In addition, the number of stacked layers in each of which semiconductor laser elements are arrayed is not limited to two, and may be three or more.

Further, the present invention can be applied to laser modules in each of which combining of laser beams is not performed, and a single laser beam emitted from a single semiconductor laser element is coupled to an optical fiber. In this case, it is also possible to achieve the aforementioned advantage of prevention of contamination.

Other Optical Condensing Systems

Hereinbelow, other examples of the optical condensing systems used in the laser modules according to the present invention are explained with reference to FIGS. 11 to 15. The following optical condensing systems are identical in having a cylindrical lens 91 and an anamorphic lens 92 (which replace, for example, the aforementioned first cylindrical lens 80 and the second cylindrical lens 81 in the construction of FIG. 9), and different in the structure for fixing the cylindrical lens 91 and the anamorphic lens 92. Even when the following optical condensing systems are used, the aforementioned packages according to the present invention can be used. Therefore, the explanations on the packages are not repeated.

<First Optical Condensing System>

FIG. 11 is a schematic perspective view of a first example of the optical condensing system used in the laser modules according to the present invention. In FIG. 11, the X, Y, and Z directions are perpendicular to each other, the Y direction corresponds to the direction of the optical axis, and the Z direction is perpendicular to an upper surface 90 a of a lens holder 90, which holds the cylindrical lens 91 and the anamorphic lens 92. In FIG. 11, the one or more laser beams emitted from the one or more semiconductor laser elements are collectively represented by the laser beam B. In the optical condensing system of FIG. 11, the cylindrical lens 91 condenses the laser beam B only in the X-Y plane, and the anamorphic lens 92 condenses the laser beam B only in the Y-Z plane, in such a manner that the diameters of the converged laser beam at the core end face of the optical fiber (not shown) in the X and Y directions become desired values.

The structures for fixing the cylindrical lens 91 and the anamorphic lens 92 in the optical condensing system of FIG. 11 are explained below.

The cylindrical lens 91 and the anamorphic lens 92 are fixed to the lens holder 90 by bonding the bottom surfaces 91 a and 92 a of the cylindrical lens 91 and the anamorphic lens 92 to the upper surface 90 a of the lens holder 90, which is flat. The cylindrical lens 91 is formed by precision glass molding so that the bottom surface 91 a is perpendicular to the symmetry plane of the cylindrical lens 91 with the precision of +30″, where the symmetry plane of the cylindrical lens 91 is a plane containing the normal to a rear-end surface 91 d of the cylindrical lens 91 (which is flat) and the central axis of the cylindrical surface of the cylindrical lens 91. The anamorphic lens 92 is also formed by precision glass molding so that the bottom surface 92 a of the anamorphic lens 92 is parallel to the symmetry plane of the anamorphic lens 92 with the precision of 30″, where the symmetry plane of the anamorphic lens 92 is a plane containing the normal to a rear-end surface 92 d of the anamorphic lens 92 (which is flat) and the central axis of the cylindrical surface of the anamorphic lens 92.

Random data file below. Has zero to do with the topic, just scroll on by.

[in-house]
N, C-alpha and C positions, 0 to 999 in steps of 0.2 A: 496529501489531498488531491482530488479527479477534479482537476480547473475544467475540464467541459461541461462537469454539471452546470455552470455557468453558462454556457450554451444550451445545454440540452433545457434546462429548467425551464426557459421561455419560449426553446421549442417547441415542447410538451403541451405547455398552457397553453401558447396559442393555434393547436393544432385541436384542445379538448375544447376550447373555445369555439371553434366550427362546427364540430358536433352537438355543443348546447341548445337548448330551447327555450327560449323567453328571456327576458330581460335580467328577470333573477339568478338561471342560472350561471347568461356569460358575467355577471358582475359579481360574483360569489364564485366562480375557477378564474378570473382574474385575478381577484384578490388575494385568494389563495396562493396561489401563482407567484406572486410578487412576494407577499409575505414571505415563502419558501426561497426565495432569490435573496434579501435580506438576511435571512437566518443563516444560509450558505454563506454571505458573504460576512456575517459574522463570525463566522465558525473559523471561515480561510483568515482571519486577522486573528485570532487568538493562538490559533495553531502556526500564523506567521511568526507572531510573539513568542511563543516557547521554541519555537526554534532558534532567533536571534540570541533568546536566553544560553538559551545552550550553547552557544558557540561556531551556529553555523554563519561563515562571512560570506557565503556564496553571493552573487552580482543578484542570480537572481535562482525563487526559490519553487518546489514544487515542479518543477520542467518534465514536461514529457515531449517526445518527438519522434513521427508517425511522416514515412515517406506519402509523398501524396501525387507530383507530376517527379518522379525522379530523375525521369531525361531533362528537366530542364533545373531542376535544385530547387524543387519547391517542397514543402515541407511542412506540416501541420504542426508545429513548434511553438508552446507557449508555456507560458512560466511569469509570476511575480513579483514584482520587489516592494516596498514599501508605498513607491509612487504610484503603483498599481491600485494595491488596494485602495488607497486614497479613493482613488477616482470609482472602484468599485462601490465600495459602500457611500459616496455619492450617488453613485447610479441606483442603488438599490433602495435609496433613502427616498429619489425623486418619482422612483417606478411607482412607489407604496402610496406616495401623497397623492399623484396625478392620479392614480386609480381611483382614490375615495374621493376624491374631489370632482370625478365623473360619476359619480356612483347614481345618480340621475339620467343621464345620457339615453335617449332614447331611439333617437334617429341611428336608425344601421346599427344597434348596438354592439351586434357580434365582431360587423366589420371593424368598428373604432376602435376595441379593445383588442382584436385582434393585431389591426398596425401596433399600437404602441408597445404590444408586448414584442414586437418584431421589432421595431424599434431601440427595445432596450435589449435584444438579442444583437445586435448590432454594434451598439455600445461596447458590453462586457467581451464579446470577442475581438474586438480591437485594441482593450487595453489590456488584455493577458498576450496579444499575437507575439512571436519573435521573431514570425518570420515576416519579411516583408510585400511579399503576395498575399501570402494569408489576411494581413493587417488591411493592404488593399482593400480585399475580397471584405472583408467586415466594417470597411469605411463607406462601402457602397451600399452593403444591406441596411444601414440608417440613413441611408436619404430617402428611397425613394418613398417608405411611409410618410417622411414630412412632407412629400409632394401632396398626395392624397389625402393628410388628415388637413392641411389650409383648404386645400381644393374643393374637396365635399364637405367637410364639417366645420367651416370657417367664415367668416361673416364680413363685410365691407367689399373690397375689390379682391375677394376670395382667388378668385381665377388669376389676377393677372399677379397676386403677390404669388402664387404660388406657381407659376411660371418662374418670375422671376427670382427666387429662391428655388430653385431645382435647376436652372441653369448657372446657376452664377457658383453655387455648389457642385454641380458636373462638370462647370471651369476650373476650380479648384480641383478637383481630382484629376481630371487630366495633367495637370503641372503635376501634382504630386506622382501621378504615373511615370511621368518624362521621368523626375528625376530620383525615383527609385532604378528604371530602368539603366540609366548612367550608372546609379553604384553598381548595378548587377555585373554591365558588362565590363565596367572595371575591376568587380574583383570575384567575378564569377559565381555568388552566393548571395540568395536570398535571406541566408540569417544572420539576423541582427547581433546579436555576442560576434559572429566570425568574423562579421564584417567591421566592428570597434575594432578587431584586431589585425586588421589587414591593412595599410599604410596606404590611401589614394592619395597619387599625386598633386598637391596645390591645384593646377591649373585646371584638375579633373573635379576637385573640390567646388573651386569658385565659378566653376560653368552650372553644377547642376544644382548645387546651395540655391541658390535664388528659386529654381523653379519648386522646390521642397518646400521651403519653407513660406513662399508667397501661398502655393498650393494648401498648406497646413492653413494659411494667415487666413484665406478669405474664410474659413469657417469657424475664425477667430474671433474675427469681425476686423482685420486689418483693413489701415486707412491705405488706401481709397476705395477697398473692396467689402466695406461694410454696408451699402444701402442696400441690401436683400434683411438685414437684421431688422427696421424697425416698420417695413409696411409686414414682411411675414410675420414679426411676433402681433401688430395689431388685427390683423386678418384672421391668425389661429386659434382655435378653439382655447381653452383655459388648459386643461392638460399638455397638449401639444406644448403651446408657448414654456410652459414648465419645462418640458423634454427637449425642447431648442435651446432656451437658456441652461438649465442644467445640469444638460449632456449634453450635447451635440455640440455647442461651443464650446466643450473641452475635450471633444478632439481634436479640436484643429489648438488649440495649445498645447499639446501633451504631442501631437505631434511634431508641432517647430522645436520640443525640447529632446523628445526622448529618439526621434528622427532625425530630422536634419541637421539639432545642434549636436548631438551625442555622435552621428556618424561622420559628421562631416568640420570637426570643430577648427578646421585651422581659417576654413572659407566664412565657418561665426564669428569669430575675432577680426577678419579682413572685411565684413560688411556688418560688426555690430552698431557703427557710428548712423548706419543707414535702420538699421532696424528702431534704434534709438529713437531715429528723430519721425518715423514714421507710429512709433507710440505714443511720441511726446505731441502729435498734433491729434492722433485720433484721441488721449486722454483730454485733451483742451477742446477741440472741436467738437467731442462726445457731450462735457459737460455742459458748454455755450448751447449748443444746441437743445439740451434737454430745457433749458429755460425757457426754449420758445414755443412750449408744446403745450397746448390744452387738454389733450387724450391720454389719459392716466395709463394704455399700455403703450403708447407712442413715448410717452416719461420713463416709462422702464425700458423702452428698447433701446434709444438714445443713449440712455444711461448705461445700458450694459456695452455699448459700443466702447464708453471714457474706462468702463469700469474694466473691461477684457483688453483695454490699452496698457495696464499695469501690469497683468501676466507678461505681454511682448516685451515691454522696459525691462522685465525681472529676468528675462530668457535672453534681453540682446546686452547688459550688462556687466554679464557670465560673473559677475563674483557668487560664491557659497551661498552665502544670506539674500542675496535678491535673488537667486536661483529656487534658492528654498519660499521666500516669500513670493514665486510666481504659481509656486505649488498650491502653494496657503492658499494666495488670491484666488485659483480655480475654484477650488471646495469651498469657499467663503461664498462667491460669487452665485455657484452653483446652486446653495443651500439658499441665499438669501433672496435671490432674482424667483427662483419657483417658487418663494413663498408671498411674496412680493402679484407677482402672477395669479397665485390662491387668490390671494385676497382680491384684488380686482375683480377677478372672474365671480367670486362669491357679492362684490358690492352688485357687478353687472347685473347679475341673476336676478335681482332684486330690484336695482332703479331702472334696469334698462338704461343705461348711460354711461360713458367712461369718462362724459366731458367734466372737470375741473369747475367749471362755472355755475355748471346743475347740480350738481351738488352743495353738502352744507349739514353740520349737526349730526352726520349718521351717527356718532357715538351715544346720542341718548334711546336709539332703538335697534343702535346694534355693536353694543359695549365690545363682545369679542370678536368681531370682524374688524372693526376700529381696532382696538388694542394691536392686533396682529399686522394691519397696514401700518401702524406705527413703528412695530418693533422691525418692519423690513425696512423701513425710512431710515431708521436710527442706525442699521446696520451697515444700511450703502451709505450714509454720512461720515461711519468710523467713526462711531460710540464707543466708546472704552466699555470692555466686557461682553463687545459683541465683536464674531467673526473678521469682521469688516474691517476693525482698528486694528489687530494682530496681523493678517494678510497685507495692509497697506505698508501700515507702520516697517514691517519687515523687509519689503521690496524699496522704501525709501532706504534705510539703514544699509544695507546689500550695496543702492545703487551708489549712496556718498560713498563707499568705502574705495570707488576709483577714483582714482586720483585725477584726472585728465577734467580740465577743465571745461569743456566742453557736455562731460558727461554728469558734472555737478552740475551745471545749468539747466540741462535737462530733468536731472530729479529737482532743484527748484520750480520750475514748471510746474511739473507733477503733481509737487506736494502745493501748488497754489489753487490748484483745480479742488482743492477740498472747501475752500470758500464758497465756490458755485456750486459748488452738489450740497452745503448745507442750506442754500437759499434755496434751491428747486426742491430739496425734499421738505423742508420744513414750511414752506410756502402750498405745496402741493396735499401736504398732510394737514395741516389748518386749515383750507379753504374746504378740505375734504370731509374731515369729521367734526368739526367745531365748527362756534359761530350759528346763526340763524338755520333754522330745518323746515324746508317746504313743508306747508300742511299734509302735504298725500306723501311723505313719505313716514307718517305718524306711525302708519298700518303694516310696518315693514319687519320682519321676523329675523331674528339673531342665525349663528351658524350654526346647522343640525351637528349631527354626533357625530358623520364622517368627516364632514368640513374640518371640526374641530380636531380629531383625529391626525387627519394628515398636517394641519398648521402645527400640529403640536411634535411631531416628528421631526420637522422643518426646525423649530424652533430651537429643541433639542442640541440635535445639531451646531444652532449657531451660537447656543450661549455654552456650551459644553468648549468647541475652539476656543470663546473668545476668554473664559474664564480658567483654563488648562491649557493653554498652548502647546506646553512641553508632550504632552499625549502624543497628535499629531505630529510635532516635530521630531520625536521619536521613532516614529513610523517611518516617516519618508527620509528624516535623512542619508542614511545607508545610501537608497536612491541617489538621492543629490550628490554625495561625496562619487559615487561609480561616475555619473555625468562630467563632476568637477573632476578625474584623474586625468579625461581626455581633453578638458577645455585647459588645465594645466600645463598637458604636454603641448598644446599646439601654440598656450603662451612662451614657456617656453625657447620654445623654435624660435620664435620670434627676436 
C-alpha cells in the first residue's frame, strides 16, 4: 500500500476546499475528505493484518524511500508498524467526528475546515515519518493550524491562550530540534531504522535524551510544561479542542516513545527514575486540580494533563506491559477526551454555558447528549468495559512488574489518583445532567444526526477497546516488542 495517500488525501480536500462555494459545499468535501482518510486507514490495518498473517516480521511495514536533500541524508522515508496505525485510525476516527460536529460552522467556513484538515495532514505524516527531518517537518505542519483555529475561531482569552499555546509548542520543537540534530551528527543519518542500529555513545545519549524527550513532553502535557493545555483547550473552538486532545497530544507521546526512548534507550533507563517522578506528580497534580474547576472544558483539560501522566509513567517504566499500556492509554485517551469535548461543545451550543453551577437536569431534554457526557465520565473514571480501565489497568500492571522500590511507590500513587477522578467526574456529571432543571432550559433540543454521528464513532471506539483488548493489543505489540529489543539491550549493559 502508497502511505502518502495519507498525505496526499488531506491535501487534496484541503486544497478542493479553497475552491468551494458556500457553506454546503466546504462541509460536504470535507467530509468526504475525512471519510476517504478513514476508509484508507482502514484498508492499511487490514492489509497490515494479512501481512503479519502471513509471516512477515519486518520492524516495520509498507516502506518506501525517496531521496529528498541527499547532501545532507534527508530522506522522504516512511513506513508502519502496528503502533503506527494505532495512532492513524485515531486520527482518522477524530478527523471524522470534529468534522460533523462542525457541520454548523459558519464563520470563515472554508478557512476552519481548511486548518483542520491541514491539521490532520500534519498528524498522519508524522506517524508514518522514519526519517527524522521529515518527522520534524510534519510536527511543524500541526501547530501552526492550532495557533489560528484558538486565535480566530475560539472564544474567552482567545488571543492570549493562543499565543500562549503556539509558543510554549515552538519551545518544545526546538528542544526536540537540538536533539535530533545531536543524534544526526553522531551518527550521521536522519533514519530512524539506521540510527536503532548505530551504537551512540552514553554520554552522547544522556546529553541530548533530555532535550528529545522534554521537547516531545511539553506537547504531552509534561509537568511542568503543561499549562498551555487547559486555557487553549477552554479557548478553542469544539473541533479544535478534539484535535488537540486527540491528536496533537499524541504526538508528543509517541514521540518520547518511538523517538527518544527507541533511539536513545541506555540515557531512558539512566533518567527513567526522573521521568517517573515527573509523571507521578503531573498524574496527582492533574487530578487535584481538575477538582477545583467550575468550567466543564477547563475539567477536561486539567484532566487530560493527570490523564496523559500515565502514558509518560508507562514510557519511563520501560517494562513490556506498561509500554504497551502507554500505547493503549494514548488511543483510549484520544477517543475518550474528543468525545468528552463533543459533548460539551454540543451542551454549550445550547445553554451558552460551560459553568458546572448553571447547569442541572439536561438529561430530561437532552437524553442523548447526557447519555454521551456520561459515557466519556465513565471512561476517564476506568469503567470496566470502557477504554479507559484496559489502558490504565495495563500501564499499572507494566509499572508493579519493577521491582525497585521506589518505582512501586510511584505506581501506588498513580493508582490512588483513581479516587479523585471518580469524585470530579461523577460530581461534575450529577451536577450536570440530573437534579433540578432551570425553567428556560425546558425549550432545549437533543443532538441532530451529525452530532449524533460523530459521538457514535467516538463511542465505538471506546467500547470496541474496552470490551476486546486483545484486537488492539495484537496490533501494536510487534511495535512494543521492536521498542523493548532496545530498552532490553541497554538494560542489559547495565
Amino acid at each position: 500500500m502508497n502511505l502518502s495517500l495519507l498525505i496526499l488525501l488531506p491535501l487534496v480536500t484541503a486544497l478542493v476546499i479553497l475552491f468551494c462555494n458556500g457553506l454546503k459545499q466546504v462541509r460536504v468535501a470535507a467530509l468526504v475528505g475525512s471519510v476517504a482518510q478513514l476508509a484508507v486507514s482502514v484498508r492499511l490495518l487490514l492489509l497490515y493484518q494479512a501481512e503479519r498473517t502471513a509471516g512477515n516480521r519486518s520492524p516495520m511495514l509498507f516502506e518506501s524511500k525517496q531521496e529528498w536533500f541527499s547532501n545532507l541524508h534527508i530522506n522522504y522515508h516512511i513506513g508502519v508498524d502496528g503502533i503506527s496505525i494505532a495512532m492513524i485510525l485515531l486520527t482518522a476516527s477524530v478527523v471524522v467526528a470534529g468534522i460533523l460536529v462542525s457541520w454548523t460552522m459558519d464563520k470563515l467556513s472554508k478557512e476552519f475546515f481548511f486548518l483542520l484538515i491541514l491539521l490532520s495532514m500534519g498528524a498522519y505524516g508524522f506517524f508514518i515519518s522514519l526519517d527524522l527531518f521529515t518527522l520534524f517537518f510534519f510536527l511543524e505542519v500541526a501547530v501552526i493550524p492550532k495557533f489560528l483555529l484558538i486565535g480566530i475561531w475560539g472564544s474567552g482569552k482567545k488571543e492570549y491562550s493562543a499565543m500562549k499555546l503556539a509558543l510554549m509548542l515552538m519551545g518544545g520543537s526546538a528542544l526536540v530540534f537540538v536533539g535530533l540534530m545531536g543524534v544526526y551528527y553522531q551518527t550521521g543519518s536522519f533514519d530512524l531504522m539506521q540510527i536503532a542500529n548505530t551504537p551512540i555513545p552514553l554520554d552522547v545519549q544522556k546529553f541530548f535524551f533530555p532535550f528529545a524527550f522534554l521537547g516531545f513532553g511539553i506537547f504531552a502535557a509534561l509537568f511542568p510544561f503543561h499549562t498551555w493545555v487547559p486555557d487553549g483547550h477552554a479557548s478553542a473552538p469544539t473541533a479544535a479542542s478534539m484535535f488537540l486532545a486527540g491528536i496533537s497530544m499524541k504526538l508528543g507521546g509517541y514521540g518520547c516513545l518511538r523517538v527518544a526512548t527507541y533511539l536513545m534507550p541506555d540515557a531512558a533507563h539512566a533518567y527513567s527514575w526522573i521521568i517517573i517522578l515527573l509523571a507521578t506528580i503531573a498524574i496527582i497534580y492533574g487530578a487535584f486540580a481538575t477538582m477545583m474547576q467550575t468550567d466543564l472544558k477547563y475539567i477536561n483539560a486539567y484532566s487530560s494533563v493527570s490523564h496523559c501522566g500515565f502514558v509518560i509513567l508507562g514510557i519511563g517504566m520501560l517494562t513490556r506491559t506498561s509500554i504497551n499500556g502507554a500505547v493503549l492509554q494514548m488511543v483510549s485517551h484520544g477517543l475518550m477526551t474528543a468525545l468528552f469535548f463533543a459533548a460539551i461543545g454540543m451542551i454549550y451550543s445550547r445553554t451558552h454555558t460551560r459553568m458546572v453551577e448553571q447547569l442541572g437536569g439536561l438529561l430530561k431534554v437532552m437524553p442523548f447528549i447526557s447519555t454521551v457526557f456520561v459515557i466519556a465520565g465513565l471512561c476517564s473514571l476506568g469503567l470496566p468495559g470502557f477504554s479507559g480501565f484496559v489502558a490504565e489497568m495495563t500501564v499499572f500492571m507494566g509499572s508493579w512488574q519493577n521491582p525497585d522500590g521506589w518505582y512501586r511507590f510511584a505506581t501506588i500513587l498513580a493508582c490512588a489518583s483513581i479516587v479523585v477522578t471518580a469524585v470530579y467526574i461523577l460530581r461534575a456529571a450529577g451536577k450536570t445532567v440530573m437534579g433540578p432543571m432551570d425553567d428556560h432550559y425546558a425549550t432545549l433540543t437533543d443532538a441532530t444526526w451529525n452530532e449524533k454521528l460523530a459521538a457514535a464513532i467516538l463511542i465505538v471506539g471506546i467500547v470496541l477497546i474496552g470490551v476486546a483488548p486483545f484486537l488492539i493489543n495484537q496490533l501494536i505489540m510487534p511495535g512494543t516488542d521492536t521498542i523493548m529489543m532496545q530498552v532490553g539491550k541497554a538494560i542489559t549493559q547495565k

The cylindrical lens 91 and the anamorphic lens 92 are required to be aligned so that the straight line which is perpendicular to the rear-end surface 91 d and intersects with the central axis of the cylindrical surface of the cylindrical lens 91 is identical to the straight line which is perpendicular to the rear-end surface 92 d and intersects with the central axis of the cylindrical surface of the cylindrical lens 92. The identical straight line is the optical axis of the optical condensing system. Two conditions are necessary for realizing the above alignment. The first condition is that the projection of the central axis of the cylindrical surface of the cylindrical lens 91 onto the Y-Z plane is perpendicular to the symmetry plane of the anamorphic lens 92, and the projection of the central axis of the cylindrical surface of the cylindrical lens 91 onto the Z-X plane is perpendicular to the central axis of the cylindrical surface of the anamorphic lens 92. Since the cylindrical lens 91 and the anamorphic lens 92 are formed with the aforementioned precision, the first condition is automatically satisfied when the cylindrical lens 91 and the anamorphic lens 92 are placed on the flat upper surface 90 a of the lens holder 90.